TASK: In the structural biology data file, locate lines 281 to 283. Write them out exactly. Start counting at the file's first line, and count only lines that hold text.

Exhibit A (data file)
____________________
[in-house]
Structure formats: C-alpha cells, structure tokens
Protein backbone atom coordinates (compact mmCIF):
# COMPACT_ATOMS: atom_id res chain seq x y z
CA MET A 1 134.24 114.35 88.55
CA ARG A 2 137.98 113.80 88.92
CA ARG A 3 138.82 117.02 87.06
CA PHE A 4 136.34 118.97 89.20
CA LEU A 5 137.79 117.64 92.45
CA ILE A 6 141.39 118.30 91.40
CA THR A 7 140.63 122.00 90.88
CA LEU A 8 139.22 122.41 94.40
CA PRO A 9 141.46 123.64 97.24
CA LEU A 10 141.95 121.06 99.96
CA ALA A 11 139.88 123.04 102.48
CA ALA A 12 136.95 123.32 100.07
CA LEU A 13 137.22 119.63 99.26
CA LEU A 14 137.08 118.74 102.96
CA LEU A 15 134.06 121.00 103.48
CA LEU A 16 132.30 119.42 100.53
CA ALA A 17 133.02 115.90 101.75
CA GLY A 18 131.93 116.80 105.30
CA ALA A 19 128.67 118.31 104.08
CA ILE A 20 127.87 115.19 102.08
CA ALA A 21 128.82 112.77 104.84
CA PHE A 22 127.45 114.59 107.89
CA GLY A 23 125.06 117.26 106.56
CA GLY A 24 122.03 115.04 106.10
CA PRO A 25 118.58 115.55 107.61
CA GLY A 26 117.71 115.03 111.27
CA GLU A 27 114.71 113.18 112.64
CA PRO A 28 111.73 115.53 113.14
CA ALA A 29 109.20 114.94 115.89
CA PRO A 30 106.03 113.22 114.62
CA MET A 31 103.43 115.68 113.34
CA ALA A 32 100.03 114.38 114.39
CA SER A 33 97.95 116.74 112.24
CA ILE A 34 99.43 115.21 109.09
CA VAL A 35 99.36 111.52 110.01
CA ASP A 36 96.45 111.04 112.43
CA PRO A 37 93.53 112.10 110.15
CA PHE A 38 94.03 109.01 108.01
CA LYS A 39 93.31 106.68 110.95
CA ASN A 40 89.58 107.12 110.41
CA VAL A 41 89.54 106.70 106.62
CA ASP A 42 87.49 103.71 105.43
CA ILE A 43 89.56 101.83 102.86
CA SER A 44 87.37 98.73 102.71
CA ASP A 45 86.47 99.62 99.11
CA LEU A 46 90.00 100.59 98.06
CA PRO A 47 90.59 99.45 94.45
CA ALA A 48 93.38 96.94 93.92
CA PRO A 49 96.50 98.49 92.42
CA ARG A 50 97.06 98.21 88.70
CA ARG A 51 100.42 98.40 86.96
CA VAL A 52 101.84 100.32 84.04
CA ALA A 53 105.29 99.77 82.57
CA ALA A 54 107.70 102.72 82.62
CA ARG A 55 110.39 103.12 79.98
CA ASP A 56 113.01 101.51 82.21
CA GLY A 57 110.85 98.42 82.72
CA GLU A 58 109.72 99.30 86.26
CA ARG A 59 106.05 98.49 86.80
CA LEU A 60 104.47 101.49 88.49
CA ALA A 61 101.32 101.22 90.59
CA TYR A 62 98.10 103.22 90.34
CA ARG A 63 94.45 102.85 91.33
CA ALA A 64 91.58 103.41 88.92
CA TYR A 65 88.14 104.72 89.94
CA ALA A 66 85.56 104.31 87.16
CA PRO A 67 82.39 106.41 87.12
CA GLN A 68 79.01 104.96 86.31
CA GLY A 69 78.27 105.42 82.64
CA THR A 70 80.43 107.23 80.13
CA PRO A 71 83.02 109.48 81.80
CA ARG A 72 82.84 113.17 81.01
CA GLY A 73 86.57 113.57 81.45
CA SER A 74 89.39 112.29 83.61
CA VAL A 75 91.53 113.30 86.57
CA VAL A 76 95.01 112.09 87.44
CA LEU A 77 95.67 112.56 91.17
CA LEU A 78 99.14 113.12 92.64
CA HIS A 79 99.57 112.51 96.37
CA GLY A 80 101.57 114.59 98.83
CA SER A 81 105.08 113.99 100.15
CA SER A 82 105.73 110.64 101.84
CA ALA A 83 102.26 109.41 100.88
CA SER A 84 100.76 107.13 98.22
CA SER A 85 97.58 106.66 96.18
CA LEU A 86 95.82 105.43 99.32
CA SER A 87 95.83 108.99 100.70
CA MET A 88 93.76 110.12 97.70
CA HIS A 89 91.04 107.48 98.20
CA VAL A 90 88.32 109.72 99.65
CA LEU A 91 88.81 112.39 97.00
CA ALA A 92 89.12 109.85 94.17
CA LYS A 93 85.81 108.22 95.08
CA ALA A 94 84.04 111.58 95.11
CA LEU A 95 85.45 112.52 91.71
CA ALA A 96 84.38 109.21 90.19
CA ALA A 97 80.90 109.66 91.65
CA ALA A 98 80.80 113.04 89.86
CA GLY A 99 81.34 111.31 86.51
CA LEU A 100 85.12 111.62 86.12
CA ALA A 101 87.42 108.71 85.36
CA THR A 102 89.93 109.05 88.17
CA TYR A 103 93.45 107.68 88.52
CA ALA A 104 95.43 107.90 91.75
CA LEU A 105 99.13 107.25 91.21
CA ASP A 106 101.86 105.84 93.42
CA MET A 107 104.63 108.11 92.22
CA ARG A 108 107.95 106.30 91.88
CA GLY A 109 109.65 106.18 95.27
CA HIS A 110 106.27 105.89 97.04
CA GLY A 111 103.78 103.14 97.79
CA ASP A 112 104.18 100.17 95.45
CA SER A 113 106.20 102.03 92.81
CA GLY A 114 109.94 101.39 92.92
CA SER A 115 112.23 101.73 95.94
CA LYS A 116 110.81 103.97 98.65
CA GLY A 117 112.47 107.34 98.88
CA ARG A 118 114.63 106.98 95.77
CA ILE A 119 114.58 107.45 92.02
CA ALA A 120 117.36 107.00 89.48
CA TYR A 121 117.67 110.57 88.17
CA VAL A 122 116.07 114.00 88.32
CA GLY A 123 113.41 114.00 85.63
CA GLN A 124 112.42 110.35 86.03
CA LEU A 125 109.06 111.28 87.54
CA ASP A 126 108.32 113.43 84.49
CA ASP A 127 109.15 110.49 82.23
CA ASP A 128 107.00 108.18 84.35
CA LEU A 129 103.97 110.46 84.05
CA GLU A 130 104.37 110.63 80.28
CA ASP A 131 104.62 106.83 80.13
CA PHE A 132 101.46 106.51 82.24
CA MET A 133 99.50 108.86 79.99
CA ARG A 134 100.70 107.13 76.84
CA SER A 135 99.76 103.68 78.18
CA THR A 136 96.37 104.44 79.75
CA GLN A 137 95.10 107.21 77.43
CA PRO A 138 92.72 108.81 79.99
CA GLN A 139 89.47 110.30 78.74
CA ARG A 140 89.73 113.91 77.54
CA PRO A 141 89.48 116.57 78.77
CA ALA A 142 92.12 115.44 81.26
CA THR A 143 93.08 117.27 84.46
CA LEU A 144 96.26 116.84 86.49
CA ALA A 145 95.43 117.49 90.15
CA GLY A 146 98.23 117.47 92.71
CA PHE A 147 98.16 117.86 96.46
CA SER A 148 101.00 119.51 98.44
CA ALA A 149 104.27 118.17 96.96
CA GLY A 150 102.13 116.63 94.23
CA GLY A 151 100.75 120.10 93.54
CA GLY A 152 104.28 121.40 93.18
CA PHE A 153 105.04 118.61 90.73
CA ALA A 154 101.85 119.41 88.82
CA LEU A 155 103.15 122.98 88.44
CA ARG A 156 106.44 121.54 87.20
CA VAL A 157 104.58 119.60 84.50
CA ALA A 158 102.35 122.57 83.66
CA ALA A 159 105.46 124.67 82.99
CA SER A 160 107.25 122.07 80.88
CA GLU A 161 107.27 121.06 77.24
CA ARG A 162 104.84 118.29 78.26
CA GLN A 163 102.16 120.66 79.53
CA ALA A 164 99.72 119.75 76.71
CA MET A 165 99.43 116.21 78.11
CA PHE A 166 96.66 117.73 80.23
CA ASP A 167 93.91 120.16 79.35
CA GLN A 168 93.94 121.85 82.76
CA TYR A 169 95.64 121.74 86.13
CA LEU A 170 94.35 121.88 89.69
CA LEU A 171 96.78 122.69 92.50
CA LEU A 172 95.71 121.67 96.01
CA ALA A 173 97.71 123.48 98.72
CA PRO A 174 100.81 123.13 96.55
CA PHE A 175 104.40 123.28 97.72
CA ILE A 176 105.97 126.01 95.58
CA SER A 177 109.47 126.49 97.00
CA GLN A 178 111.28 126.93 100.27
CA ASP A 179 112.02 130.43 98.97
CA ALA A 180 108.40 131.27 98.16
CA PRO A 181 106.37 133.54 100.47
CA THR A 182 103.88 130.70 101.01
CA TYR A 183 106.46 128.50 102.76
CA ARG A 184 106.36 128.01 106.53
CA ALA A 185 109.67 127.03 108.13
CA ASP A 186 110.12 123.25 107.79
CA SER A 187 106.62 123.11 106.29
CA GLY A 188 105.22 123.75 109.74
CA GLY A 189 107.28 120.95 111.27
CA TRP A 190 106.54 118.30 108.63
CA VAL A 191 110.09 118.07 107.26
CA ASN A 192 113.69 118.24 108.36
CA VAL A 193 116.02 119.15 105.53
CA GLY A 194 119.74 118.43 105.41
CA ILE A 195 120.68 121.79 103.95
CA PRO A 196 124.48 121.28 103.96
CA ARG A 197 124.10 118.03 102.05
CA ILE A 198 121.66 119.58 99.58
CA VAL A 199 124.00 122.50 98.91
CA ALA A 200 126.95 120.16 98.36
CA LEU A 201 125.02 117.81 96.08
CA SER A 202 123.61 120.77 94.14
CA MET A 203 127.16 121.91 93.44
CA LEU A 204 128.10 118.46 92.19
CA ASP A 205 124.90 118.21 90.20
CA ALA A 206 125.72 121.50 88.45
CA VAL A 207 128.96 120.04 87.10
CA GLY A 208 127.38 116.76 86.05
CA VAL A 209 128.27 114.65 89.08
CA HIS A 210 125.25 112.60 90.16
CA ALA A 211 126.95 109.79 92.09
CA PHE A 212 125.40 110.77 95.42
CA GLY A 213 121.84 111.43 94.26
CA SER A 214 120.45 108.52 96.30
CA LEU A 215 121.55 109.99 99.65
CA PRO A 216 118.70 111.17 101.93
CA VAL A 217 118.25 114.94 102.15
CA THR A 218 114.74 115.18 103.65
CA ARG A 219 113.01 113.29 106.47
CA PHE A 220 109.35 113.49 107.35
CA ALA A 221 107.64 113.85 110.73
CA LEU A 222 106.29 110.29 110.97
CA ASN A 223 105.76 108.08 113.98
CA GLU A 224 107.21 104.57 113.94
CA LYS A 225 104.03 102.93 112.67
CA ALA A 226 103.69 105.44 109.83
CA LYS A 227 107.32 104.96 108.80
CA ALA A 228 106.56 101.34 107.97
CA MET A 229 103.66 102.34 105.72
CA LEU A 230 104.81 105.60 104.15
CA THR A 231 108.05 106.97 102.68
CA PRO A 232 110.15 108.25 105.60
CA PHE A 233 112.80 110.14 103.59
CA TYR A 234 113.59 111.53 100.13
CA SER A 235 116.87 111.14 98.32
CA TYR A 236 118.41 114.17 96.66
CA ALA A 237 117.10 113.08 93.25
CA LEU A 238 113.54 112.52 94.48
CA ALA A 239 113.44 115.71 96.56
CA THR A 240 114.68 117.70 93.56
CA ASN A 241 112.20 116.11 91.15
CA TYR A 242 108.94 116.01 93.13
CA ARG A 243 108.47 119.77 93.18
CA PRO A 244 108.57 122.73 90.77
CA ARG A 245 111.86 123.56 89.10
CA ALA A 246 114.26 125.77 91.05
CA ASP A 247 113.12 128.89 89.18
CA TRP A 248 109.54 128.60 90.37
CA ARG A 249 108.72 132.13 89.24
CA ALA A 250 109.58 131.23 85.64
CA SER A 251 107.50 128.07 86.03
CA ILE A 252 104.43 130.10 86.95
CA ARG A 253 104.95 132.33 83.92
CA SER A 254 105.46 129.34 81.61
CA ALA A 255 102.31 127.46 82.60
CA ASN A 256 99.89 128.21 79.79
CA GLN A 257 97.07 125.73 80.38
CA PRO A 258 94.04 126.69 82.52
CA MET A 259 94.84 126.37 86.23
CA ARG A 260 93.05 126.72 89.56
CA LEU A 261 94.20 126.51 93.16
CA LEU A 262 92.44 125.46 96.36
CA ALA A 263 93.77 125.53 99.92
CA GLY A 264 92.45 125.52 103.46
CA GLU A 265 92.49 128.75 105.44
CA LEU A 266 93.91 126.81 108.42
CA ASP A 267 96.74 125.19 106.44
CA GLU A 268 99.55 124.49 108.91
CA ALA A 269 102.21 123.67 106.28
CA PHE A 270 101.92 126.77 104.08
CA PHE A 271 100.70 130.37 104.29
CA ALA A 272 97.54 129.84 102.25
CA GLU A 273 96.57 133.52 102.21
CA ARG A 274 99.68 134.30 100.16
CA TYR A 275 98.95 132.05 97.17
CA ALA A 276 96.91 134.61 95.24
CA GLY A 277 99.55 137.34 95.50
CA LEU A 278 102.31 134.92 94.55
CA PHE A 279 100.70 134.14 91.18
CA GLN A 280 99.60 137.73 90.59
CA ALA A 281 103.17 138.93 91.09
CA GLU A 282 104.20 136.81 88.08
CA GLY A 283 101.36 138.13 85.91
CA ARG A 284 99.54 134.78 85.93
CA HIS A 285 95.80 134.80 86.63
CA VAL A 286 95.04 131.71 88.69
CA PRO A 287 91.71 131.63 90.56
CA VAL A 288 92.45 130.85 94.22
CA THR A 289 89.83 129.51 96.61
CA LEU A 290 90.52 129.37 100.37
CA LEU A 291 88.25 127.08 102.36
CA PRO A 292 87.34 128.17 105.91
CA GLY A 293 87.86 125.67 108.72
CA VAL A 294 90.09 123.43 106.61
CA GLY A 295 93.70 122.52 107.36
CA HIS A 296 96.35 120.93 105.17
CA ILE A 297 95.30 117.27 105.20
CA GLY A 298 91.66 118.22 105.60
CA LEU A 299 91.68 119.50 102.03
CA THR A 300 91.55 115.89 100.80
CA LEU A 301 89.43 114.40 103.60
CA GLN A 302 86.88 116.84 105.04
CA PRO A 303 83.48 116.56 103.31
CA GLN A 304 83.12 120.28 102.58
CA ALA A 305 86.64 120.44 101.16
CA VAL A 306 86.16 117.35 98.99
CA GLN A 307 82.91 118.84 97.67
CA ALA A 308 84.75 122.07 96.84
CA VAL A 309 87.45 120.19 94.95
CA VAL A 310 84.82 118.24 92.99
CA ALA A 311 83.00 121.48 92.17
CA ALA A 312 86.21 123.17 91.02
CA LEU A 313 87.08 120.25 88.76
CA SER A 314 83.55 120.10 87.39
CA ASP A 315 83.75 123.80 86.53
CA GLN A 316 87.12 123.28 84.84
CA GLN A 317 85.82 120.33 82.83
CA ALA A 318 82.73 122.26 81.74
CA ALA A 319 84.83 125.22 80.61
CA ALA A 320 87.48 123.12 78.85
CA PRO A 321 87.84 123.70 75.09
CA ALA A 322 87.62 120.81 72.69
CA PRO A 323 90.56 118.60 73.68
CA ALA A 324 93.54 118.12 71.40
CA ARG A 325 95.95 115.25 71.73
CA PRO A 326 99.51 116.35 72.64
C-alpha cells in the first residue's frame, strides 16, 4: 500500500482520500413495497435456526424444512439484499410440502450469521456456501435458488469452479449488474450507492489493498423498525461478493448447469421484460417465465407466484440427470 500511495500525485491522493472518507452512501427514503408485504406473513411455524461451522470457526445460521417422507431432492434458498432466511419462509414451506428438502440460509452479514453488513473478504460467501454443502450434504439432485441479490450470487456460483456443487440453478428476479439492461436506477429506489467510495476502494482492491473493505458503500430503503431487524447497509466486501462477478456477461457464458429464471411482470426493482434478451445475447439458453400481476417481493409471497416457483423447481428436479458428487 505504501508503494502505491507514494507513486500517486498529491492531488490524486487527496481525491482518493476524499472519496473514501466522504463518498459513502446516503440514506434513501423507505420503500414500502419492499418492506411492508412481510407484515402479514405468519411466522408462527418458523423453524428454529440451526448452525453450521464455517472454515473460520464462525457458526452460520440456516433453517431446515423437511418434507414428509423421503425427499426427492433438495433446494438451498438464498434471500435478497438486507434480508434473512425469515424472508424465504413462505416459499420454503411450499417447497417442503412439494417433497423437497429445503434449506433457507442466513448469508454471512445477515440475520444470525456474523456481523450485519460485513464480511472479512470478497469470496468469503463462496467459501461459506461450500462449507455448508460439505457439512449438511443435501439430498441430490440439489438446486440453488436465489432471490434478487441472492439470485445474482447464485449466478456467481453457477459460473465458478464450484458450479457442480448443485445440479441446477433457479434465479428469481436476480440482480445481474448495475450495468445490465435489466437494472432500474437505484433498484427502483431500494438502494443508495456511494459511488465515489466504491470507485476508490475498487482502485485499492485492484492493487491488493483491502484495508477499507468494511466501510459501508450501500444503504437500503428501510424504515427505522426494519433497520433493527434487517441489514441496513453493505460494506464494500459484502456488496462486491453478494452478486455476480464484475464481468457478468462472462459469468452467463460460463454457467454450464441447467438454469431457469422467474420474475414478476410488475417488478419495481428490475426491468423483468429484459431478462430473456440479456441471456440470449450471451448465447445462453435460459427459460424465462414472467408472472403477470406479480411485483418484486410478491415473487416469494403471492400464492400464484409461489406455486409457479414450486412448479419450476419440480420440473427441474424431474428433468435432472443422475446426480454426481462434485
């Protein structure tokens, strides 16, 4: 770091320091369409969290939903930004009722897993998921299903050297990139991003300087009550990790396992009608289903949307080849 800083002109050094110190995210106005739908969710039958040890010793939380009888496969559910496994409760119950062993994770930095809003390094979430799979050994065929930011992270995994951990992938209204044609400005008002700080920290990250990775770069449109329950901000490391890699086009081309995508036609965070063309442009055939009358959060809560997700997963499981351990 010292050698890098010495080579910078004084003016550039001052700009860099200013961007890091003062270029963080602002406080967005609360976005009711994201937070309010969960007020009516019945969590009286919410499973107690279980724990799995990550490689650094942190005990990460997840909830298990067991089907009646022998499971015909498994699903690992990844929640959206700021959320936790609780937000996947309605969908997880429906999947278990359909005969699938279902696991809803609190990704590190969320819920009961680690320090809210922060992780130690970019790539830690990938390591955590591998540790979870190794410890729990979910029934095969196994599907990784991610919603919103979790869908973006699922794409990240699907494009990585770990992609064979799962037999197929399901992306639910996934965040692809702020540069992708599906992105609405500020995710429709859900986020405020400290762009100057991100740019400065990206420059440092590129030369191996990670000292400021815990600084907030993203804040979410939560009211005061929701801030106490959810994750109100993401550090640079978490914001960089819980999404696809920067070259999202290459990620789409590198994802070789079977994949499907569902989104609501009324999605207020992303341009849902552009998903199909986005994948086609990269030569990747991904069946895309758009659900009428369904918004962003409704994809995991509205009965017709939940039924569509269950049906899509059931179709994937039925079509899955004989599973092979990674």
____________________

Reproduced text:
CA GLY A 277 99.55 137.34 95.50
CA LEU A 278 102.31 134.92 94.55
CA PHE A 279 100.70 134.14 91.18